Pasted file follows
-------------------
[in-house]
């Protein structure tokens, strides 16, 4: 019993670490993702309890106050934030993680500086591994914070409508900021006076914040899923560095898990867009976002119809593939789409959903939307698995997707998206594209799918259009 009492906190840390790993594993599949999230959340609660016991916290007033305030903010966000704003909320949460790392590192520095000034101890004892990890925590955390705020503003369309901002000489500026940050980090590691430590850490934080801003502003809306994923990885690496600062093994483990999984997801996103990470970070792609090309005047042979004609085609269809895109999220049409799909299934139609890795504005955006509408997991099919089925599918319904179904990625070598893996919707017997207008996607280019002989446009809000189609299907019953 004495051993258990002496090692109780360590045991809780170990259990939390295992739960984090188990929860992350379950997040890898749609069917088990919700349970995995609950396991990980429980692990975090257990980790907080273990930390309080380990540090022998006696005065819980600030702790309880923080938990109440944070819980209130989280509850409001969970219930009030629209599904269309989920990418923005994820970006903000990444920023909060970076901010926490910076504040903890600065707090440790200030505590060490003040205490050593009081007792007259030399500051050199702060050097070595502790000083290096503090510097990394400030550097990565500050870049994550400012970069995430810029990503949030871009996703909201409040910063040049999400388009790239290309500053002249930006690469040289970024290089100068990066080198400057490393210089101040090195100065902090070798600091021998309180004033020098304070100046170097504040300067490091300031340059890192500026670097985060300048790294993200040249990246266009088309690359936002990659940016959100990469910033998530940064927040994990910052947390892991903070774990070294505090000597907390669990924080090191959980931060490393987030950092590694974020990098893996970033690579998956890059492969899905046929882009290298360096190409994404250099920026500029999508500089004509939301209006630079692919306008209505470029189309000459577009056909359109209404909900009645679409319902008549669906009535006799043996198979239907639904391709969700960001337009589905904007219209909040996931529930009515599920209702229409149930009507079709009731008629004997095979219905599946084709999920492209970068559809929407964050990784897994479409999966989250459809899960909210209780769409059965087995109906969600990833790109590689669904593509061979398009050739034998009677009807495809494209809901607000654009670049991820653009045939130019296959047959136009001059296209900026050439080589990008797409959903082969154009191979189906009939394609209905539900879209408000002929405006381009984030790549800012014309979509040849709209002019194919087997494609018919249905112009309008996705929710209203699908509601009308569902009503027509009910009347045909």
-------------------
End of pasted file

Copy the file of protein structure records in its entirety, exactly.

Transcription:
[in-house]
């Protein structure tokens, strides 16, 4: 019993670490993702309890106050934030993680500086591994914070409508900021006076914040899923560095898990867009976002119809593939789409959903939307698995997707998206594209799918259009 009492906190840390790993594993599949999230959340609660016991916290007033305030903010966000704003909320949460790392590192520095000034101890004892990890925590955390705020503003369309901002000489500026940050980090590691430590850490934080801003502003809306994923990885690496600062093994483990999984997801996103990470970070792609090309005047042979004609085609269809895109999220049409799909299934139609890795504005955006509408997991099919089925599918319904179904990625070598893996919707017997207008996607280019002989446009809000189609299907019953 004495051993258990002496090692109780360590045991809780170990259990939390295992739960984090188990929860992350379950997040890898749609069917088990919700349970995995609950396991990980429980692990975090257990980790907080273990930390309080380990540090022998006696005065819980600030702790309880923080938990109440944070819980209130989280509850409001969970219930009030629209599904269309989920990418923005994820970006903000990444920023909060970076901010926490910076504040903890600065707090440790200030505590060490003040205490050593009081007792007259030399500051050199702060050097070595502790000083290096503090510097990394400030550097990565500050870049994550400012970069995430810029990503949030871009996703909201409040910063040049999400388009790239290309500053002249930006690469040289970024290089100068990066080198400057490393210089101040090195100065902090070798600091021998309180004033020098304070100046170097504040300067490091300031340059890192500026670097985060300048790294993200040249990246266009088309690359936002990659940016959100990469910033998530940064927040994990910052947390892991903070774990070294505090000597907390669990924080090191959980931060490393987030950092590694974020990098893996970033690579998956890059492969899905046929882009290298360096190409994404250099920026500029999508500089004509939301209006630079692919306008209505470029189309000459577009056909359109209404909900009645679409319902008549669906009535006799043996198979239907639904391709969700960001337009589905904007219209909040996931529930009515599920209702229409149930009507079709009731008629004997095979219905599946084709999920492209970068559809929407964050990784897994479409999966989250459809899960909210209780769409059965087995109906969600990833790109590689669904593509061979398009050739034998009677009807495809494209809901607000654009670049991820653009045939130019296959047959136009001059296209900026050439080589990008797409959903082969154009191979189906009939394609209905539900879209408000002929405006381009984030790549800012014309979509040849709209002019194919087997494609018919249905112009309008996705929710209203699908509601009308569902009503027509009910009347045909």